5. says

    Our fire detector ran out of batteries today (and we replaced them). Totally agree – they are sooo important. Our house is only 1600 square feet and we have three. I’m glad you are spreading the word about their importance!

  6. Summer says

    Everyone should also check their local building code for fire alarm placement information. For example, our village requires an alarm in every bedroom, but our house was built before that requirement. We added battery alarms shortly after moving in. It’s good to stay current!

  7. Mandy says

    I actually just had an alarm system installed and they were able to install smoke detectors that hooked into our alarm system. Now, even if a fire starts when we aren’t home the fire dep’t will be called and hopefully the fire can be put out quickly before our house is gone. Home safety is definitely something most people don’t think about until it is too late!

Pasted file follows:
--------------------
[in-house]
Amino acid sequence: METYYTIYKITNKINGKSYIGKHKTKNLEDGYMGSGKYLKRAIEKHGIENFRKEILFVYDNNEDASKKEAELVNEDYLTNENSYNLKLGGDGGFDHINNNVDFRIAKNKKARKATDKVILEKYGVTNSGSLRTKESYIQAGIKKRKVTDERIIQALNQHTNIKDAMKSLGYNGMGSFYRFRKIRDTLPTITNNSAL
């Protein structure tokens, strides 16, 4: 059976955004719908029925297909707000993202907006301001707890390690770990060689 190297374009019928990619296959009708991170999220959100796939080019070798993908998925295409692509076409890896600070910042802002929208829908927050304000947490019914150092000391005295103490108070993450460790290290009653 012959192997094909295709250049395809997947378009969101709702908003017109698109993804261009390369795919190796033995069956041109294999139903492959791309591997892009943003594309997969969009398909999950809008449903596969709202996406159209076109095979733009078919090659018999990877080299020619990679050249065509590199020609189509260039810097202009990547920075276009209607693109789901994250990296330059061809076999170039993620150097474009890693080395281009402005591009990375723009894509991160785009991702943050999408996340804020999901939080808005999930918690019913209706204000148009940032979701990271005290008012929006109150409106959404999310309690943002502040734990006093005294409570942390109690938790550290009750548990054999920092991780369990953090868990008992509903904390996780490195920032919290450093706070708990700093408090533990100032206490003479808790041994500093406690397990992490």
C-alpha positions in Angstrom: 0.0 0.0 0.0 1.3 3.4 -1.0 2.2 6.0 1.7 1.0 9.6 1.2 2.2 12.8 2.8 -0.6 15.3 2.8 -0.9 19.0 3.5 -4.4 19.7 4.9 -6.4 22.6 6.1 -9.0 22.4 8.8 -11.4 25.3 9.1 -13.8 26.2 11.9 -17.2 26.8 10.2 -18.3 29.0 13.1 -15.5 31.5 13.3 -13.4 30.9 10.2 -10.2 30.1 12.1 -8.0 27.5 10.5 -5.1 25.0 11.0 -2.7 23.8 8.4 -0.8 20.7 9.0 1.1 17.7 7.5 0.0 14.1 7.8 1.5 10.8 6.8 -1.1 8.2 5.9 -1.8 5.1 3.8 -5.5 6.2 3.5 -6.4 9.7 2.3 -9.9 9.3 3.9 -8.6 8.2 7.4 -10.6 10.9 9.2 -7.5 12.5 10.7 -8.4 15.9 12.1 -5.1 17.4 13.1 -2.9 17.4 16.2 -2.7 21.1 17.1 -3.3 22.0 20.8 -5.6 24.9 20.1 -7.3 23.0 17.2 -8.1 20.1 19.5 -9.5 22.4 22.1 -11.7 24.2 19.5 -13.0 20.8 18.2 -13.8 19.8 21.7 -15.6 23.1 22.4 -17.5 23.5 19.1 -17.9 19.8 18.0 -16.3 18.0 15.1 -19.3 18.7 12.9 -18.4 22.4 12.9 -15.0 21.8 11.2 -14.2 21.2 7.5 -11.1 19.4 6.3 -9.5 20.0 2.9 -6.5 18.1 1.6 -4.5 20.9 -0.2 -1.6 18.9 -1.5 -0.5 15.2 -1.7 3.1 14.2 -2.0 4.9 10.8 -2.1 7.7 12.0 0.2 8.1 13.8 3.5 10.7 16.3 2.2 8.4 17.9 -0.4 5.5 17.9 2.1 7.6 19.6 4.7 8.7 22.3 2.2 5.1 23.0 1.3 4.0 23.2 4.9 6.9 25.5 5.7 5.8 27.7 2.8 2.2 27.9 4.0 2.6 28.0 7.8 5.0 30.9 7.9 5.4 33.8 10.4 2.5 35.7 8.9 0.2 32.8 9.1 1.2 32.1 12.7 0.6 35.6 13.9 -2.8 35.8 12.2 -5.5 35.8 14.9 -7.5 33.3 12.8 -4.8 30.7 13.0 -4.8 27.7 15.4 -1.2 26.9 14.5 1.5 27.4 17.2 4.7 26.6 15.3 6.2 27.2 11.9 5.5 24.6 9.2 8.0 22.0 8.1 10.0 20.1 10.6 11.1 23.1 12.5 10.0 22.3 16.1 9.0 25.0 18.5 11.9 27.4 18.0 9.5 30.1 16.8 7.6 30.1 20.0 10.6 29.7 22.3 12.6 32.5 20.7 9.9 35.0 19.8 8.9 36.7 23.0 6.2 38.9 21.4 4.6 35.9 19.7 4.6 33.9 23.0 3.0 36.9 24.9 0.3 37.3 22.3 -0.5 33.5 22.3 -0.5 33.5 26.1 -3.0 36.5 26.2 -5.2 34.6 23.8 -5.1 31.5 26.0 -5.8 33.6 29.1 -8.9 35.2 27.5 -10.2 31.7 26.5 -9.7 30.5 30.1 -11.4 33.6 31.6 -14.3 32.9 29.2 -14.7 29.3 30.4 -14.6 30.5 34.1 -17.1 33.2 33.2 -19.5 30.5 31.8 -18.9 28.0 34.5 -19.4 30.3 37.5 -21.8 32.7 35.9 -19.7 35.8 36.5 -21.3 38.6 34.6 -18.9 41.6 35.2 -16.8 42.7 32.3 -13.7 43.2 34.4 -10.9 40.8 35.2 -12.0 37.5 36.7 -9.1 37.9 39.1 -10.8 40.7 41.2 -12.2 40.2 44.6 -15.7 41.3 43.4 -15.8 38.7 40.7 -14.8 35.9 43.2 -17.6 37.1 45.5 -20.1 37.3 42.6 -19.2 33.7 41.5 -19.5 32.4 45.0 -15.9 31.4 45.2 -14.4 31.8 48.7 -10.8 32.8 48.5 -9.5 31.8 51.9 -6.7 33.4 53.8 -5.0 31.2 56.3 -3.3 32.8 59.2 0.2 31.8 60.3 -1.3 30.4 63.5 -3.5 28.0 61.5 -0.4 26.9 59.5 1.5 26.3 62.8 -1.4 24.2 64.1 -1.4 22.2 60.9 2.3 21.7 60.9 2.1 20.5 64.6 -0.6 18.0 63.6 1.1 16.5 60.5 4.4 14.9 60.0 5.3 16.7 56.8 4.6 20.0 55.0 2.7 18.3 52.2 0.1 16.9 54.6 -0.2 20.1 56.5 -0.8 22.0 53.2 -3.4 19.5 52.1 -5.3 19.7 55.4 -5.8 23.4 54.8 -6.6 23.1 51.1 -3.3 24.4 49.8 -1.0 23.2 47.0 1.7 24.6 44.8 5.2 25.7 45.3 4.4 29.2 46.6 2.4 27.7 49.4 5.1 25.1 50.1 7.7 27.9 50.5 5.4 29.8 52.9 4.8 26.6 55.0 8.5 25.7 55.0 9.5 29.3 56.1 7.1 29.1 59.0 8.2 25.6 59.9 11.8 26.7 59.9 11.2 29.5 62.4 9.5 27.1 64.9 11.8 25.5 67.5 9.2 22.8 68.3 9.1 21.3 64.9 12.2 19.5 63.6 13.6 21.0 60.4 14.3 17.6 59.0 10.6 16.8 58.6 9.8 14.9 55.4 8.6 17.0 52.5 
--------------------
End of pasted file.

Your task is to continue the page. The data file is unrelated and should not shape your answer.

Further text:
8. Bec says

    It’s actually compulsory here in NSW Australia (possibly country wide) for all homes to have fire alarms (not sure how they actually police it though!)

  9. Erica says

    Thank you for this post Katie! We just got hardwired smoke detectors installed in our house and I feel much safer when I go to sleep at night. Don’t forget about carbon monoxide detectors too.

  10. Jennifer says